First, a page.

Cancer and Understanding Death

By Kristina Randle, Ph.D., LCSW

Q. In spring of this year I was diagnosed with advanced Ovarian Cancer. Immediately after surgery, I started aggressive chemotherapy and will be completing the last cycle of chemo next month. I have had many menacing side effects and of course, hair loss as well. Emotionally, I have had some self-destructive behaviours. For example, even though I am close with my parents and sisters, I refuse to socialize with anyone outside of my immediate family and hardly take any phone calls. I am close to a couple of friends and see them once in a blue moon. Besides this, I’m conscious of my hair loss and spend most of my time taking walks and practising yoga. My oncologist says I will most probably have a recurrence in 18 to 24 months. Survival is maximum three years. Upon recurrence of the cancer, I do not wish to take any more chemotherapy. I am at peace with myself. I’ve also come to peace with my family and friends and am not afraid of death. When I voice my opinion, both doctors and people who have previously attended support groups ask me if I am depressed. Am I actually depressed? Or am I just being realistic about my situation and feel comfortable with embracing death rather than running after a lesser quality of life and torturing myself with more chemotherapy?

A. Almost everyone is in extreme denial of death. Intellectually they know the meaning, they can repeat the dictionary definition but that is where knowledge ends and denial begins. I won’t argue the case because it is so very obviously true. Simplistically, those who argue against my position are the most in denial. You deal with an amazingly complex issue, an issue that has long occupied the minds of the greatest philosophers and religious thinkers.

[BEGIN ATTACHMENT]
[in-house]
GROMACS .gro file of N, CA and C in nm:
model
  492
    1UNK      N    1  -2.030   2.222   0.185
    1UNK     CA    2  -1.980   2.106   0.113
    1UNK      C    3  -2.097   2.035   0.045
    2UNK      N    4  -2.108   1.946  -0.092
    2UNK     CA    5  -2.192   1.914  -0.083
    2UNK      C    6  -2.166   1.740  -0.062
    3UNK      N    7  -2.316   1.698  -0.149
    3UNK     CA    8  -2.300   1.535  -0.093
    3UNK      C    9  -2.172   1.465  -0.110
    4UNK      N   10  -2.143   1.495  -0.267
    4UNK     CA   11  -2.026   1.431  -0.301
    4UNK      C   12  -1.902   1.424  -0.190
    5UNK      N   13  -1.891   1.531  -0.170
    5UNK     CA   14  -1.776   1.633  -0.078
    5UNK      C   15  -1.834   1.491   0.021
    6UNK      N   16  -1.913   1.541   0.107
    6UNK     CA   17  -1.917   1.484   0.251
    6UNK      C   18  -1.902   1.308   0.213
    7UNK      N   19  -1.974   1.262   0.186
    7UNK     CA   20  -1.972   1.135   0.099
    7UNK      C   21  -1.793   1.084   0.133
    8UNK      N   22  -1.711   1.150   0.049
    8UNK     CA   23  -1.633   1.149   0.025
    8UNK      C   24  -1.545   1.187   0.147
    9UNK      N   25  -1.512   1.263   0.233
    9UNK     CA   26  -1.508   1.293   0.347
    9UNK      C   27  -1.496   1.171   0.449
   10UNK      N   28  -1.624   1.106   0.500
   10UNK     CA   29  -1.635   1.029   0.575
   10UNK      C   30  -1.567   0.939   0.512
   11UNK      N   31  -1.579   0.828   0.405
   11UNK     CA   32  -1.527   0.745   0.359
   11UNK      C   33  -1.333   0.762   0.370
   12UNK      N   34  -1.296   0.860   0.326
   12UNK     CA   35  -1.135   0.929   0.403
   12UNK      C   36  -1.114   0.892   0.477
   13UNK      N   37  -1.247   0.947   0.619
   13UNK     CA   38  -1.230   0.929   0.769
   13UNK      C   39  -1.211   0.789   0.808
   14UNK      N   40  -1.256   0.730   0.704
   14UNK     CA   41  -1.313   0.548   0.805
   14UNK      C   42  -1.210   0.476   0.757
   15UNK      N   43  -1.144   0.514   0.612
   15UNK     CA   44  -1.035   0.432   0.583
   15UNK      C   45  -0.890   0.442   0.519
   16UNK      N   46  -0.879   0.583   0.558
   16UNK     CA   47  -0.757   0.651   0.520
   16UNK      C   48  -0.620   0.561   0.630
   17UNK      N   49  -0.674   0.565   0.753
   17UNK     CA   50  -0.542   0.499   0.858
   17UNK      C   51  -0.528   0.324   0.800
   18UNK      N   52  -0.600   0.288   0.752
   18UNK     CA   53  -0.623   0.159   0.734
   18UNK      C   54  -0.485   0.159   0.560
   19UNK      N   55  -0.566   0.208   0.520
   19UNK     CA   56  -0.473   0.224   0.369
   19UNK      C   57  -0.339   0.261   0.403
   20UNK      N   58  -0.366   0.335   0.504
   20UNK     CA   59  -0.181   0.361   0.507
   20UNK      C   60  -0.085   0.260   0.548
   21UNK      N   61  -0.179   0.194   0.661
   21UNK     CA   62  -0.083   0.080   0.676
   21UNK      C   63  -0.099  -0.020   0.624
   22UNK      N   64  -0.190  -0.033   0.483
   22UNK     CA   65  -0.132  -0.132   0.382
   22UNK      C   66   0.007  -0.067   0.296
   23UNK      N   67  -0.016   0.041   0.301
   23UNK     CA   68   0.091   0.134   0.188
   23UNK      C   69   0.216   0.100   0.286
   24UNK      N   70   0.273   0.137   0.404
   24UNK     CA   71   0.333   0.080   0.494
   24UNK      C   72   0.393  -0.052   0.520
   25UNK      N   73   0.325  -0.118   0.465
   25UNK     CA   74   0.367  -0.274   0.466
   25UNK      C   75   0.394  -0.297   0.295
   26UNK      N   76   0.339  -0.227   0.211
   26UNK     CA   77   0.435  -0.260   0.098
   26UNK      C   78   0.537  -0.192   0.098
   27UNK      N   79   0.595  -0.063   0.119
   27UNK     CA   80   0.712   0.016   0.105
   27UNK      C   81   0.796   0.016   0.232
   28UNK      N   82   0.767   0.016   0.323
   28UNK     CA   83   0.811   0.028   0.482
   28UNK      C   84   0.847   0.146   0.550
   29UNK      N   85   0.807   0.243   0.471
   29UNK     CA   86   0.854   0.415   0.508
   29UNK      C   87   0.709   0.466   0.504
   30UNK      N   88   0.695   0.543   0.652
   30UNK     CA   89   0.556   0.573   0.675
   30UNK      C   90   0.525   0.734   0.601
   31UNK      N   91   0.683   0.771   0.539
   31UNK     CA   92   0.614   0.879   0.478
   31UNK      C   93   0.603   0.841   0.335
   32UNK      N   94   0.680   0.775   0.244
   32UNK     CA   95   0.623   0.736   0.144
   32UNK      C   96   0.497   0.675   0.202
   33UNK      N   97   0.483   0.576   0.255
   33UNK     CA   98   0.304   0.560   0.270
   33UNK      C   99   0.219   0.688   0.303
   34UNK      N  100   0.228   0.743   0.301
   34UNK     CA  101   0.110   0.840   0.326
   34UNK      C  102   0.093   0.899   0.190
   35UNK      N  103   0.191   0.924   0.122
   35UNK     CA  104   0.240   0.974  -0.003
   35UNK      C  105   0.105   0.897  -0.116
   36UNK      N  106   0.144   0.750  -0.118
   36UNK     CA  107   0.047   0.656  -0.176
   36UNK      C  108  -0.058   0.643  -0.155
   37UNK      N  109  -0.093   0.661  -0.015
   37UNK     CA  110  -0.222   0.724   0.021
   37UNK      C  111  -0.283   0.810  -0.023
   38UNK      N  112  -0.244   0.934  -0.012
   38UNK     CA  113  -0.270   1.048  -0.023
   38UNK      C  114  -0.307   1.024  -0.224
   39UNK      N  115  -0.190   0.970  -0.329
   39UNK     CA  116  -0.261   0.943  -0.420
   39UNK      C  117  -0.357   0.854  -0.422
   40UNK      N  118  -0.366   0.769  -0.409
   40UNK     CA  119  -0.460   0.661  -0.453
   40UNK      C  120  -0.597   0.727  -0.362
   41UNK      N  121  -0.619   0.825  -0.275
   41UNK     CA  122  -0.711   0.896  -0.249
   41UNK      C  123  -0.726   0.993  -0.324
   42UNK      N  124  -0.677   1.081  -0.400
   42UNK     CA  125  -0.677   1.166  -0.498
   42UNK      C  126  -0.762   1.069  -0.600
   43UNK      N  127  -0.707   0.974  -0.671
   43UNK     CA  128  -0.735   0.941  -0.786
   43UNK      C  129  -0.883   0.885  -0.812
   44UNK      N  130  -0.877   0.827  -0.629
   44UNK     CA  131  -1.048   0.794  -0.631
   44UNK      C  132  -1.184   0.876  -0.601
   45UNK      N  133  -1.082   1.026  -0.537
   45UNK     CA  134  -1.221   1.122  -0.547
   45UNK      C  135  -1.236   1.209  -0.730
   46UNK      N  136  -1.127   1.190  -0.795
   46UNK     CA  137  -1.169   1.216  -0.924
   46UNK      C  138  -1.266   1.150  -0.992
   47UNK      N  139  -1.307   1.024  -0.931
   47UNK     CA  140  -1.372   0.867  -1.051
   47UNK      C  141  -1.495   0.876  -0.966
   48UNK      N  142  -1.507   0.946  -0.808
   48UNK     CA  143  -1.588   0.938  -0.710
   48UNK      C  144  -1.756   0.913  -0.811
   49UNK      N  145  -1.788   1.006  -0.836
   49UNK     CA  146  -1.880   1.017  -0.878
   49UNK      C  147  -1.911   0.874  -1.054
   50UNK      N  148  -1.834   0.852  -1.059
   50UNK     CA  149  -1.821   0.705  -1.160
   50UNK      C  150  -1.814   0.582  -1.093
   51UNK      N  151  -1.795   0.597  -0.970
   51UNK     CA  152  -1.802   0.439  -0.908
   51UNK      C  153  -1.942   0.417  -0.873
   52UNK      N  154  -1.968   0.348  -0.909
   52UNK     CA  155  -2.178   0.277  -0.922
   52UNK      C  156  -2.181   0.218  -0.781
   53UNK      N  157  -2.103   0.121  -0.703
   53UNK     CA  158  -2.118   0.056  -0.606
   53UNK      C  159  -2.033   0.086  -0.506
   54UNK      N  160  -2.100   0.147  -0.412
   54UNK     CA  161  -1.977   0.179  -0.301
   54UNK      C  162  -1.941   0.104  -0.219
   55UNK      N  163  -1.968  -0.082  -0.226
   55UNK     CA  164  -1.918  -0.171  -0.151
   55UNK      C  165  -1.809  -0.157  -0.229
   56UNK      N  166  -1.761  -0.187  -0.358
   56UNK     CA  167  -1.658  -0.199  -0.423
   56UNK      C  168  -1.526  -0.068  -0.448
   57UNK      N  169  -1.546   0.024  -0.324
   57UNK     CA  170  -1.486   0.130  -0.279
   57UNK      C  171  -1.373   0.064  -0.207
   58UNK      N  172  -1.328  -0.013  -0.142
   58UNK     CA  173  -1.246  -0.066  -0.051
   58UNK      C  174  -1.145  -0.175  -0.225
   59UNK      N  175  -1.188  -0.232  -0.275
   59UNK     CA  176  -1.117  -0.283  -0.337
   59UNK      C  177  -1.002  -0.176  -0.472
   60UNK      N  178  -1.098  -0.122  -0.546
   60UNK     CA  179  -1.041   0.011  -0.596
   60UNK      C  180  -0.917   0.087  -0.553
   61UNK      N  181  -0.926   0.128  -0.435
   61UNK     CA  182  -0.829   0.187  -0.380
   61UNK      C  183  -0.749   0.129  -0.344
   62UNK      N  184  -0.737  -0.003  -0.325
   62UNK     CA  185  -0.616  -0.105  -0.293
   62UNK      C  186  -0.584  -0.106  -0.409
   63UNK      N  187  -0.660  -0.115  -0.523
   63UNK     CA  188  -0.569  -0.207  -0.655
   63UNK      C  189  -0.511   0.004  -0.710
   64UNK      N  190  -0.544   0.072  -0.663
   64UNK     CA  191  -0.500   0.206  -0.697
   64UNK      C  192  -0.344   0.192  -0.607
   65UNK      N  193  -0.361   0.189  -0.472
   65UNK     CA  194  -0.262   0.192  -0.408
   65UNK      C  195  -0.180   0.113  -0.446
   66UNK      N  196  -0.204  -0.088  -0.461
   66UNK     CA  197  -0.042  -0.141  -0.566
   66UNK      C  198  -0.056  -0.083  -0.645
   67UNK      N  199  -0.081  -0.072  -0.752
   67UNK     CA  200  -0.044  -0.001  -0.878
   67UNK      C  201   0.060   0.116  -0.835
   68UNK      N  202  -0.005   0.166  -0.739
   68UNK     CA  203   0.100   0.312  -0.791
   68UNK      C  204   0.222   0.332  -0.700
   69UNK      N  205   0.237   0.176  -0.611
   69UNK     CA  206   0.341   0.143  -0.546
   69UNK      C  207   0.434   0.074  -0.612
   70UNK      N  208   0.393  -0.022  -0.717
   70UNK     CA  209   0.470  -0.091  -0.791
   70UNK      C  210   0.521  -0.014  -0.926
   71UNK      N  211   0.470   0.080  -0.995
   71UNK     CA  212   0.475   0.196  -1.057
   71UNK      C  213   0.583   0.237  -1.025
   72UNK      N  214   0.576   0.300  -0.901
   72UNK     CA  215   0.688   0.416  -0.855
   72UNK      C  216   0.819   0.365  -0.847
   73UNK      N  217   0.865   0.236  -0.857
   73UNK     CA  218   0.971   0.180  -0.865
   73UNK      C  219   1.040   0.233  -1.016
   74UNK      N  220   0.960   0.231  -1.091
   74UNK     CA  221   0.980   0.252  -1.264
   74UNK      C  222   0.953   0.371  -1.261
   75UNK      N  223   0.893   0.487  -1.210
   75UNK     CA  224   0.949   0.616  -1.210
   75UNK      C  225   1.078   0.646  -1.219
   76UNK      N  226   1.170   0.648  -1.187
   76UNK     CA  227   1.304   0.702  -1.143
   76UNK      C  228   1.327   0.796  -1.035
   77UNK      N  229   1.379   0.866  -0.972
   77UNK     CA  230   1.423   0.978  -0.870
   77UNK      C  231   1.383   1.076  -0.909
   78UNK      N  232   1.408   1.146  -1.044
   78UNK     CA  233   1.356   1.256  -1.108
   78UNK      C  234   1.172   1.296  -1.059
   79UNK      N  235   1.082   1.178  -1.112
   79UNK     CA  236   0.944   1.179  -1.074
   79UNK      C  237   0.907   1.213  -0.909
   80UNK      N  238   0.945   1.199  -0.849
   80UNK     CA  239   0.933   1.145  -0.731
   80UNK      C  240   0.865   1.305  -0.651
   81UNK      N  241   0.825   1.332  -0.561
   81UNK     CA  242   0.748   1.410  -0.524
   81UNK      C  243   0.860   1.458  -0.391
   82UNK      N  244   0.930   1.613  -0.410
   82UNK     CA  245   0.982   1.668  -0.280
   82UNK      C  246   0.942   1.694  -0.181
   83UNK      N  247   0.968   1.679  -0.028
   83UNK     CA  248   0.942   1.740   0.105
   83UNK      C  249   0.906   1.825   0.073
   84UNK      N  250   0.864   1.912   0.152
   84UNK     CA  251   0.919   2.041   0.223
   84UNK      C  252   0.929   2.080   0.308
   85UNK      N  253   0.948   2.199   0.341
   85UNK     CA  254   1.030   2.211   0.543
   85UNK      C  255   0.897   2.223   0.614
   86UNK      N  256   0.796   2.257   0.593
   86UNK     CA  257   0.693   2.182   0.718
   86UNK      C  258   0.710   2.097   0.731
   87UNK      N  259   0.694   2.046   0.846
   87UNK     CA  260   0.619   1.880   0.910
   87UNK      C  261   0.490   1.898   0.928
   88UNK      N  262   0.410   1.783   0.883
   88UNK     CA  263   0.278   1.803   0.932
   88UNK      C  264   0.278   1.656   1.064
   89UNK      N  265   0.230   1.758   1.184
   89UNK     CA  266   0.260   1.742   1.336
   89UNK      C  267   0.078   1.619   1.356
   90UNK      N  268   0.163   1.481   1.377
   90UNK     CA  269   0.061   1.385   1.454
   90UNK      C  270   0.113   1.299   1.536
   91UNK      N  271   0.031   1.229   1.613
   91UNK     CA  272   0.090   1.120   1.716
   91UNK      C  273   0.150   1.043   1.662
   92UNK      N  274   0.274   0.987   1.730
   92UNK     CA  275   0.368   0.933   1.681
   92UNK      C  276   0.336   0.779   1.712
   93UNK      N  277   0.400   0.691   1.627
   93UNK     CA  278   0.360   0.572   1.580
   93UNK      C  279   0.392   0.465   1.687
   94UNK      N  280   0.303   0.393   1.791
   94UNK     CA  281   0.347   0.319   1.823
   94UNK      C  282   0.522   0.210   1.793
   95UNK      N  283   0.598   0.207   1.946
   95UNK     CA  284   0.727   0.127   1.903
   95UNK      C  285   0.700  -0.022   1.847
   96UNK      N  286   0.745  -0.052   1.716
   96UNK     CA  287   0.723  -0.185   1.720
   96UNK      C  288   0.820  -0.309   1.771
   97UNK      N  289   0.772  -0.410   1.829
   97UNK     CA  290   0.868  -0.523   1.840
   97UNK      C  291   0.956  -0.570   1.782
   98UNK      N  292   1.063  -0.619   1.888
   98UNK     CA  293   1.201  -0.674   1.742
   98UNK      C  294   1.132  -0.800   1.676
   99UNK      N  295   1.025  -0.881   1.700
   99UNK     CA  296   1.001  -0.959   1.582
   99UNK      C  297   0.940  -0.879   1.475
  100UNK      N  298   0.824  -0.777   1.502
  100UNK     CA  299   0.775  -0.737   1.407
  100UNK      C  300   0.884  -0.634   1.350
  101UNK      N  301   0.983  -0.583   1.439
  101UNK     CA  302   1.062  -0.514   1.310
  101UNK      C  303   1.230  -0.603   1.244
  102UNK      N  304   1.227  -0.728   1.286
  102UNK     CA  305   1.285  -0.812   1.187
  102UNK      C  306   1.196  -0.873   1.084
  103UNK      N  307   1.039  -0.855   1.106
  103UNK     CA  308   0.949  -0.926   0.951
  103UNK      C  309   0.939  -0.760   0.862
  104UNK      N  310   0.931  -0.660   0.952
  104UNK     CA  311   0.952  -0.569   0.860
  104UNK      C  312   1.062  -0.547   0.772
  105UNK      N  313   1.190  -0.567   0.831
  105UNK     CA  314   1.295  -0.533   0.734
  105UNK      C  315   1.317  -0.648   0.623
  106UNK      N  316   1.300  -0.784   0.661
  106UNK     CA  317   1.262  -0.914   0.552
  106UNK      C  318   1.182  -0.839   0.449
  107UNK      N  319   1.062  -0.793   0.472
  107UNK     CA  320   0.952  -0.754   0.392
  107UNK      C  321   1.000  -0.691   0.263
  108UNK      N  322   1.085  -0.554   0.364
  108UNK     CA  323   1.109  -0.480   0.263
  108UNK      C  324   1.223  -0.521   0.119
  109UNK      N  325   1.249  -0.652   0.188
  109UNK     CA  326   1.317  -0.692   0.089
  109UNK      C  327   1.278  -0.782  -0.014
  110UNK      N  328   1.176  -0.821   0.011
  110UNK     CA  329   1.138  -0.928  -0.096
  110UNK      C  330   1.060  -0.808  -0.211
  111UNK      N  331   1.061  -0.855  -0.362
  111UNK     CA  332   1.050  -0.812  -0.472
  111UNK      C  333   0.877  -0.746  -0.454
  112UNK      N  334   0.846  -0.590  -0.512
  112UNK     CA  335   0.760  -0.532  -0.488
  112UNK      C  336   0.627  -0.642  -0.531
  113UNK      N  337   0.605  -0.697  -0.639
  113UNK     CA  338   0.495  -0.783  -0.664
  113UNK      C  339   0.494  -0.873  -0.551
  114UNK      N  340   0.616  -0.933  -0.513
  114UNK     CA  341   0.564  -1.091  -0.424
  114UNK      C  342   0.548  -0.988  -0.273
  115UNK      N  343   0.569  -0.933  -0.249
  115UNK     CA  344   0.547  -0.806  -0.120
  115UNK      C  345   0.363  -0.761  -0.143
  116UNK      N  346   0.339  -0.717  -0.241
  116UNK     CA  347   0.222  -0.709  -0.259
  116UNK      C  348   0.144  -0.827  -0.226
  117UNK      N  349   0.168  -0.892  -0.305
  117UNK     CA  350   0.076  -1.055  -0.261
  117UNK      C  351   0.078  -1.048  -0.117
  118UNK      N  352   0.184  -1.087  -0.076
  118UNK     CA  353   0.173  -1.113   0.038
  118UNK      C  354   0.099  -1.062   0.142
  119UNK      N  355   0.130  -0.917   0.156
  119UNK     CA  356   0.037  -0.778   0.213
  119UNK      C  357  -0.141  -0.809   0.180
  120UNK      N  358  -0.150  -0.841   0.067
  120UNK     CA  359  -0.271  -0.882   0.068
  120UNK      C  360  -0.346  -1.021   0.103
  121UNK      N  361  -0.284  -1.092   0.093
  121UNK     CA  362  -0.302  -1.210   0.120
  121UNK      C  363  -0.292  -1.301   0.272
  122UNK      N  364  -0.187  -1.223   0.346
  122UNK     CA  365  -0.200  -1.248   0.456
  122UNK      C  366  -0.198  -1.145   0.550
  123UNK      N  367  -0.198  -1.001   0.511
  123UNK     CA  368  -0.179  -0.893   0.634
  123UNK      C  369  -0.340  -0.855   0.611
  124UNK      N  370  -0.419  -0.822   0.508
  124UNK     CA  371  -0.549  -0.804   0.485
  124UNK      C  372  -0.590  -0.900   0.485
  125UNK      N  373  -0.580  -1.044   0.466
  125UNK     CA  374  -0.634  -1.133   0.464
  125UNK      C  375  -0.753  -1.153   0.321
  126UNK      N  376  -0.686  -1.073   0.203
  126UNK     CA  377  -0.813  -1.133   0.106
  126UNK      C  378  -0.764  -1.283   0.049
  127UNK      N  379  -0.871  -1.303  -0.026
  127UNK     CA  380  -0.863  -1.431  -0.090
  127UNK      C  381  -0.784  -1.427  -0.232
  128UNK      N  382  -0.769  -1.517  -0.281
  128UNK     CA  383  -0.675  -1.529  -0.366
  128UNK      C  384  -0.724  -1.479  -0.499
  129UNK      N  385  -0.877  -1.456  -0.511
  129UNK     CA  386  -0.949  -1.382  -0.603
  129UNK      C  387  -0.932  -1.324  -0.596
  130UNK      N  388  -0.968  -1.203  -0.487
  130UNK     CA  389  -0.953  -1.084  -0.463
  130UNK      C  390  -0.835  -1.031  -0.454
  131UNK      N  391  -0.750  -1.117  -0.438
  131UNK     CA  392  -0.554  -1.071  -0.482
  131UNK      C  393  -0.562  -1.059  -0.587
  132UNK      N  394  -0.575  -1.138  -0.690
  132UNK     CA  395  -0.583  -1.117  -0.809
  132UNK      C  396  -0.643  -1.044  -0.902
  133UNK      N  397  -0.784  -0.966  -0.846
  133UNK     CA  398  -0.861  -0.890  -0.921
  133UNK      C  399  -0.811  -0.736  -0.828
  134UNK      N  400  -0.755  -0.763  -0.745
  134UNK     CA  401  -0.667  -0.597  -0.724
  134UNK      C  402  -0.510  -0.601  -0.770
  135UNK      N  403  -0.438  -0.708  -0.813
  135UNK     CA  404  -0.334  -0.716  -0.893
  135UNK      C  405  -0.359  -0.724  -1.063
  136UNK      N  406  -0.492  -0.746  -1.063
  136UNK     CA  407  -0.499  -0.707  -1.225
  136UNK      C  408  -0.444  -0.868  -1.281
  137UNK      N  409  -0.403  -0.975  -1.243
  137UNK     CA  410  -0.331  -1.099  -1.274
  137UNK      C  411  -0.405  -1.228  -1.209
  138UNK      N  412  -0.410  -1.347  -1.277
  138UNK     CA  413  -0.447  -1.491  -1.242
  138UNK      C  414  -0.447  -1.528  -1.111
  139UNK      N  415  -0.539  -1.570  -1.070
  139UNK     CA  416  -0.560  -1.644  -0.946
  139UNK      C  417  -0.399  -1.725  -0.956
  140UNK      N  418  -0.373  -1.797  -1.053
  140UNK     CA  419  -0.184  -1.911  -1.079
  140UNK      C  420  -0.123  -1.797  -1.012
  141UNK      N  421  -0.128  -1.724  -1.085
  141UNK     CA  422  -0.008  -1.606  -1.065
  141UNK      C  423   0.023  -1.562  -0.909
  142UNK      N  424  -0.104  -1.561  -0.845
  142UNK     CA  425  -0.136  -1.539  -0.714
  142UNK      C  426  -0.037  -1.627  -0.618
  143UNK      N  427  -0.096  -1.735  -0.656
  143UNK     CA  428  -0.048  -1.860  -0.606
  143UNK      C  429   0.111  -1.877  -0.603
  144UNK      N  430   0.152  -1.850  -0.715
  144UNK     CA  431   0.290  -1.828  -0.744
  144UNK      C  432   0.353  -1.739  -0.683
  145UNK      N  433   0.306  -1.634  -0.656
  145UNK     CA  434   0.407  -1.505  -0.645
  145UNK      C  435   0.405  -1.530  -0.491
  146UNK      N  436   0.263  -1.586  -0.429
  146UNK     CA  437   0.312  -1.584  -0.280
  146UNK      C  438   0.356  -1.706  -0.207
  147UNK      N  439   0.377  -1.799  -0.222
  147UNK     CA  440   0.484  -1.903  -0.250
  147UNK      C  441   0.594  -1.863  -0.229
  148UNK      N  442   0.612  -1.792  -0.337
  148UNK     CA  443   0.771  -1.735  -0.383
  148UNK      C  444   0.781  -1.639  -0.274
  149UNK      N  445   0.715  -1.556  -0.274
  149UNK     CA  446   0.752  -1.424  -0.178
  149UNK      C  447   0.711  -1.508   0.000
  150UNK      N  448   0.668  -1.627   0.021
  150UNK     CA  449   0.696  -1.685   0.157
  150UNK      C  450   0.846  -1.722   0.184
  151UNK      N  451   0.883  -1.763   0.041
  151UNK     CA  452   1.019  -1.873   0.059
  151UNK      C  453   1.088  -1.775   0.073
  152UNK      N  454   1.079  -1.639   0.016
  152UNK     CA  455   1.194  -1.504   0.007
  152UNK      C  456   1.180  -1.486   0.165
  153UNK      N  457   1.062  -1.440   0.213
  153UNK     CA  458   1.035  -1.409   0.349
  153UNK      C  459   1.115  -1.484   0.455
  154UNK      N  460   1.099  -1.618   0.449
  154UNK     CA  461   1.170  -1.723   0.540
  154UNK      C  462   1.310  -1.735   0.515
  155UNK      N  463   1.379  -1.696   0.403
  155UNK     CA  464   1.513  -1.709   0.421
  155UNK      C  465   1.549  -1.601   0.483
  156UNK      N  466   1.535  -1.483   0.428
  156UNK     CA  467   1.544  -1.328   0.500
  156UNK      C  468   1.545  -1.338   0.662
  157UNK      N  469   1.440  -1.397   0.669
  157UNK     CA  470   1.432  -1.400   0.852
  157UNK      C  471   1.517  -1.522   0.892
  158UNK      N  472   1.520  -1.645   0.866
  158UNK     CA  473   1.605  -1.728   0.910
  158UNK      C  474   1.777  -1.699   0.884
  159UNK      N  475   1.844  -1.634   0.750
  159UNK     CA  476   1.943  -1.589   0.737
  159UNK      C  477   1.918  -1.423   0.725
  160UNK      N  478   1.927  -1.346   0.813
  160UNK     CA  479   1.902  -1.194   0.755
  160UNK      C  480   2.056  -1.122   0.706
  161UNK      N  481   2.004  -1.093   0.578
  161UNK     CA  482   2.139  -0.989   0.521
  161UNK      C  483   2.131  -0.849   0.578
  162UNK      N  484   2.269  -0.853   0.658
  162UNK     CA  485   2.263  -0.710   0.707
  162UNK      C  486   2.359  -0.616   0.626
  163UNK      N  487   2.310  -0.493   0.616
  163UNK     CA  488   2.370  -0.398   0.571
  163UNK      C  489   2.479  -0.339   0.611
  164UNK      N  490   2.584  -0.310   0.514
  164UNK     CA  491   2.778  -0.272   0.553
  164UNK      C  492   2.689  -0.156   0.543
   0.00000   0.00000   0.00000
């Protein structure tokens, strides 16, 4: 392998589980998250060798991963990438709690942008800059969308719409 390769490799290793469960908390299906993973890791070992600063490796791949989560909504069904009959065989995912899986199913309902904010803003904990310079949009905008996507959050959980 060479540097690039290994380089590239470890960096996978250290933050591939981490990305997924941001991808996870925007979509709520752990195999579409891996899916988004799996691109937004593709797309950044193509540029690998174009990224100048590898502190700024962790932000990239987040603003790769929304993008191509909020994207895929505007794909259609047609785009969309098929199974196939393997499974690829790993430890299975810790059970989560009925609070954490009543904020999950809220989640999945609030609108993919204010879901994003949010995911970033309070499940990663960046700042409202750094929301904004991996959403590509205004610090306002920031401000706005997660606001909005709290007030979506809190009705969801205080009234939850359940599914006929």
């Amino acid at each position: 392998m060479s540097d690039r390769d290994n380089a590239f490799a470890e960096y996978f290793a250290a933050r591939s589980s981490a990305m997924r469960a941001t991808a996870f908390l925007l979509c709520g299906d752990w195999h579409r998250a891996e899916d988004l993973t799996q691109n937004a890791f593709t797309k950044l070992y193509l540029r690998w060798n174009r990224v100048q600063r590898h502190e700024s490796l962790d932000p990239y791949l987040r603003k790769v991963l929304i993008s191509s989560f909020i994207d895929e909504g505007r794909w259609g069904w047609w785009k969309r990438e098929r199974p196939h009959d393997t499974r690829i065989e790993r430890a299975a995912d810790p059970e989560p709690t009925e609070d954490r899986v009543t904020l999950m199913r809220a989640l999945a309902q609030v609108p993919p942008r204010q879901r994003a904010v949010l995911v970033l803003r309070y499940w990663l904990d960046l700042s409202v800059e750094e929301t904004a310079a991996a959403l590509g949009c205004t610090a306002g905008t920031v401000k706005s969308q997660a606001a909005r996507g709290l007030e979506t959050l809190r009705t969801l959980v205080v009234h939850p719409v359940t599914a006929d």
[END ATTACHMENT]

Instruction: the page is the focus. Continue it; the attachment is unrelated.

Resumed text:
“I am at peace with myself.” No one could ever ask more of you or hope more for you than that you are “at peace with yourself.” Talking about your death reminds those around you, loved ones, physicians included, of their own horrible inadequacies. What advice can they give? What do they know of a “proper” way to die? Perhaps Buddha, or Jesus Christ could help you find the way but they are no longer in this physical world. It is now a spiritual world for them and perhaps it is so for all of us even if we deny it. You are forced to face that which others choose to deny. With every breath we come closer to death, each and every person, all those who read these words. Is death an end or a transition? For both Buddha and Jesus, they stated emphatically that it was just a transition.

If I can help you, I am here to at the least try. Peace be with you, K.R.

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Last reviewed: By John M. Grohol, Psy.D. on 25 Sep 2006

APA Reference
Randle, K. (2006). Cancer and Understanding Death. Psych Central. Retrieved on October 26, 2014, from http://psychcentral.com/ask-the-therapist/2006/09/25/cancer-and-understanding-death/